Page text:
The business’s logo design, an “M” with a bar over leading representing the roman character for one million, is a nod to Legion M’s objective of attracting one million fans as investors.

“Imagine an entertainment company or a studio that has a million fans that are literally financially invested in the films that they have coming out, but they’re also emotionally invested in the films,” Annison stated. “Because they’ve been following around since day one and they got a chance to go behind the scenes and they’ve heard the director articulate his story and their vision for what the movie will be.”

One of those fans is Matt Conkling, who made his very first financial investment in the business in 2019, drawn to how Legion M provided financiers a possibility not simply to provide cash, however to be associated with productions, too.

Soon after his very first financial investment, Conkling saw a post from the business asking for a variety of props consisting of neon indications and cars for its mystery-thriller movie “Archenemy,” which starred Joe Manganiello of “True Blood.”

“I raised my hand,” Conkling stated, who offered his 1975 Chevy ElCamino Two days later on, Conkling got a call to assist deal with the automobile around set.

“So it went from, ‘Here’s my keys,’ to a huge crash course on the film industry,” he stated. “After that, I got hooked.”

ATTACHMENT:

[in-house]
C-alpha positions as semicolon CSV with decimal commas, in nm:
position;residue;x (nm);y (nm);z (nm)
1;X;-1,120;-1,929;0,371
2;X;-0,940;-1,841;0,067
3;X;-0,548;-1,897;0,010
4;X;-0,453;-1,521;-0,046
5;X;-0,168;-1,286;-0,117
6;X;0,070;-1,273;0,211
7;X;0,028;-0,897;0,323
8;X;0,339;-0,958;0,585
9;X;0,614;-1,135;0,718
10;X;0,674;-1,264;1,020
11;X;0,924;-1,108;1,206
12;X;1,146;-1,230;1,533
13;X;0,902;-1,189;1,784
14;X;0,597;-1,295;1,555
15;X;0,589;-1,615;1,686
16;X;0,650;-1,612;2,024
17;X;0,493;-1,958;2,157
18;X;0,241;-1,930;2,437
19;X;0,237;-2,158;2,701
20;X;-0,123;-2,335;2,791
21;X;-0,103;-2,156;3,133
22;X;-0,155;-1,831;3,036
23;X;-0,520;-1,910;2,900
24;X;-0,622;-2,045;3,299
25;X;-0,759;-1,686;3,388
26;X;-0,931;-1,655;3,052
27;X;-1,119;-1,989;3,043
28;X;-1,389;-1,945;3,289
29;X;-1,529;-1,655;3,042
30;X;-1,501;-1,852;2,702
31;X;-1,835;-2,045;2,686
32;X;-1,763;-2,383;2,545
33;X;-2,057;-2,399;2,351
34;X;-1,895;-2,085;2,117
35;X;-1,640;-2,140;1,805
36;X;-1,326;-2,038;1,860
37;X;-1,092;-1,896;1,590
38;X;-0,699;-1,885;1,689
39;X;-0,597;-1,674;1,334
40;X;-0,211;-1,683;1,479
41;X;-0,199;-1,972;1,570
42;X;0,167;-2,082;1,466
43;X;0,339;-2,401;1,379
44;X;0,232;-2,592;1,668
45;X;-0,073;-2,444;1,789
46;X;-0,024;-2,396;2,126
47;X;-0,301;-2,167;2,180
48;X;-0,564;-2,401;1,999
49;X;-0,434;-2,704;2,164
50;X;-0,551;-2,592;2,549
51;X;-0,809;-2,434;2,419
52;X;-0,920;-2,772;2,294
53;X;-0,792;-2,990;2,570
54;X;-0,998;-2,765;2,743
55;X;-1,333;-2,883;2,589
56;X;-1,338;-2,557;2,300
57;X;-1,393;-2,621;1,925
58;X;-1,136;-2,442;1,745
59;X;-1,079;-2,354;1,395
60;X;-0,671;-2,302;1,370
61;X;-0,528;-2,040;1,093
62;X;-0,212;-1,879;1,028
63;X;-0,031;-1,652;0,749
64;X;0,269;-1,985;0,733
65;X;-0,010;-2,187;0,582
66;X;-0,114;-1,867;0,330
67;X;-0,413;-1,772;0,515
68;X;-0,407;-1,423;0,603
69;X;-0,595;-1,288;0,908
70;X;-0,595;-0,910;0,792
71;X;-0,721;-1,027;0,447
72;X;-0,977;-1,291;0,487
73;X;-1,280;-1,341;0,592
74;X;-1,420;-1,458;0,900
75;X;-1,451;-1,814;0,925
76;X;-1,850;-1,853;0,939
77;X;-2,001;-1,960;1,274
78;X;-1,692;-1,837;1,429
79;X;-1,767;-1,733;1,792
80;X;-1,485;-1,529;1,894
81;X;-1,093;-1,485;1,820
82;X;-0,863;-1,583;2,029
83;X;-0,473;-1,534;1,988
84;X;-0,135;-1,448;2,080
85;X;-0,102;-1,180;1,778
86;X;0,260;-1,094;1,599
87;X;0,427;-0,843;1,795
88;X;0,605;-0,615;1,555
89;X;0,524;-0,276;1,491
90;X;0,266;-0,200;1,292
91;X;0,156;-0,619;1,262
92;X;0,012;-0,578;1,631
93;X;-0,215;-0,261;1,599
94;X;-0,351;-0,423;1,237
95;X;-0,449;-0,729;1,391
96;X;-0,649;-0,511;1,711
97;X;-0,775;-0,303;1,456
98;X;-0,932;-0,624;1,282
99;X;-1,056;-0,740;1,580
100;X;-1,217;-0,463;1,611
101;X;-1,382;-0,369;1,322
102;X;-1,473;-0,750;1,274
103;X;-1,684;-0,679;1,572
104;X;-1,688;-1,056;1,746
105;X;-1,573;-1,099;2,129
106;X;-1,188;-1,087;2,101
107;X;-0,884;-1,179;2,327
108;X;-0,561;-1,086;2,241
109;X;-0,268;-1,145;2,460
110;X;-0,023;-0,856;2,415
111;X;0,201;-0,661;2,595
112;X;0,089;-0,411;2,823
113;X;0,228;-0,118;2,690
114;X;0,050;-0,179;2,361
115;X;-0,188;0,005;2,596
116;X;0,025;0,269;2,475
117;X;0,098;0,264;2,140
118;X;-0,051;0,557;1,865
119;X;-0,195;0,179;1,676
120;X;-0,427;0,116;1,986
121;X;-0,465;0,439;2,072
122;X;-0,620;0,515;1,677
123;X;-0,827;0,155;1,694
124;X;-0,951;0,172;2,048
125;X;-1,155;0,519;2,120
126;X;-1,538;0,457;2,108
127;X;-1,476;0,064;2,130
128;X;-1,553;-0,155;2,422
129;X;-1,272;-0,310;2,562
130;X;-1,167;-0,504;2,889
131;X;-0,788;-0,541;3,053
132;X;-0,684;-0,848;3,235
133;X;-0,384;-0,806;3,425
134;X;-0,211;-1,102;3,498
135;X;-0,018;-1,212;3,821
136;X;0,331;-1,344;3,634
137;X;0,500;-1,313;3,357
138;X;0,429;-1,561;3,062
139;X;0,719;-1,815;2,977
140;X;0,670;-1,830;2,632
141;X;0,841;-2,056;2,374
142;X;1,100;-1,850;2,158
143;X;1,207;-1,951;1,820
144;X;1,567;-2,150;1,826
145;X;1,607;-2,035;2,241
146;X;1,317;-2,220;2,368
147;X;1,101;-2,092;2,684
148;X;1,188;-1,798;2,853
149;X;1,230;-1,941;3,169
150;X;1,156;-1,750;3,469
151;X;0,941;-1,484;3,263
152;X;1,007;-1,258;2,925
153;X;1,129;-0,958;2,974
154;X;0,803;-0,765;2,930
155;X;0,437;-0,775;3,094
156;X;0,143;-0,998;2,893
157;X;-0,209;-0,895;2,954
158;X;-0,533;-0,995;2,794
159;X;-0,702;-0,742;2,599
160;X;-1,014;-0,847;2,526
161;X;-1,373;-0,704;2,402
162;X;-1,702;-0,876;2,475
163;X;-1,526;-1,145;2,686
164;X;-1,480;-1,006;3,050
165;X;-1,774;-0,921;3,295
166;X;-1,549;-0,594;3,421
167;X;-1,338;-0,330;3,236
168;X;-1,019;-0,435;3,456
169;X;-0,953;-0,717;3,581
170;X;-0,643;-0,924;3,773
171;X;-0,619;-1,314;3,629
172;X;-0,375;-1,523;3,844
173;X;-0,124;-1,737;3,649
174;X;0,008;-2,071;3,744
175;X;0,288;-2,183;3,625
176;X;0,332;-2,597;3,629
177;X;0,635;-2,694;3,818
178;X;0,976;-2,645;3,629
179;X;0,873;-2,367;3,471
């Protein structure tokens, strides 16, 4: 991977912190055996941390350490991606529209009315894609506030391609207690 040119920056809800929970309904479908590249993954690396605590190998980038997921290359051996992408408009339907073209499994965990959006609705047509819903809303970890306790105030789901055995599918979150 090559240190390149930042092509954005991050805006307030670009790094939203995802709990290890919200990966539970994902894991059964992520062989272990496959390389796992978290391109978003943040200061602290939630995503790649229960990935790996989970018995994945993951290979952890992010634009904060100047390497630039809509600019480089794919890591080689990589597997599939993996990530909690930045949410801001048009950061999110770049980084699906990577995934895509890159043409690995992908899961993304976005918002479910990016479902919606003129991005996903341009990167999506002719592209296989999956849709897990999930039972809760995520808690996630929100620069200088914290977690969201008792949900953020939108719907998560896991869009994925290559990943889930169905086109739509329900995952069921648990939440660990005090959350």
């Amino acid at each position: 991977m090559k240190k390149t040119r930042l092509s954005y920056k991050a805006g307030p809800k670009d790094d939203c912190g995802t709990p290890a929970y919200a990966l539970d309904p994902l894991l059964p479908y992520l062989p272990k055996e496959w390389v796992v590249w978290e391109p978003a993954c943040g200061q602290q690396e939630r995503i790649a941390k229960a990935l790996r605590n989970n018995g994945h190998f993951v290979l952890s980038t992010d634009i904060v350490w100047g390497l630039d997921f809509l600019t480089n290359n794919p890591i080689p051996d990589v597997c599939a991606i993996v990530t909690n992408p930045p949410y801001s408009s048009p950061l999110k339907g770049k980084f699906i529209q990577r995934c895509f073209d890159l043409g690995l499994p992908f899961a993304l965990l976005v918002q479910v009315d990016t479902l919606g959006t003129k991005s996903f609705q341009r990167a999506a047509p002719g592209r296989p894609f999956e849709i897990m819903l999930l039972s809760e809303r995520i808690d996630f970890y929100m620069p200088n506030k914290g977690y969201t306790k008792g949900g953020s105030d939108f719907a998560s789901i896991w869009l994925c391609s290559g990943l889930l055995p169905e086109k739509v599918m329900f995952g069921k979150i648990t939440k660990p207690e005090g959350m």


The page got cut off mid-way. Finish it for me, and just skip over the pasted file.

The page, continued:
Conkling had actually formerly attempted to participate the ground flooring of a movie task from a various production business he chose not to call, however he wasn’t able to fulfill the minimum financial investment quantity of $25,000

“How often do regular everyday people get the chance to potentially invest in something at a low dollar amount?” he stated.

For Conkling, Legion M has actually ended up being more than a casual financial investment, it’s ended up being a profession, of sorts. While he continues to fund private movie jobs the business is promoting– and stated he eventually wishes to invest enough to own 1% of the business– by offering his automobile to one production, he’s handled to discover his specific niche in Hollywood.

After “Archenemy,” Conkling was tapped to source the titular white van for Legion M’s “The Man in the White Van,” a criminal offense thriller based upon real occasions that took place the 1970 s. That gig cultivated another on Dennis Quaid’s “The Long Game,” which shot inTexas And it hasn’t stopped there: Conkling can even be spotted playing dead in the background of the Netflix movie “The Grey Man.”

“Legion M is the gift that keeps giving,” Conkling stated.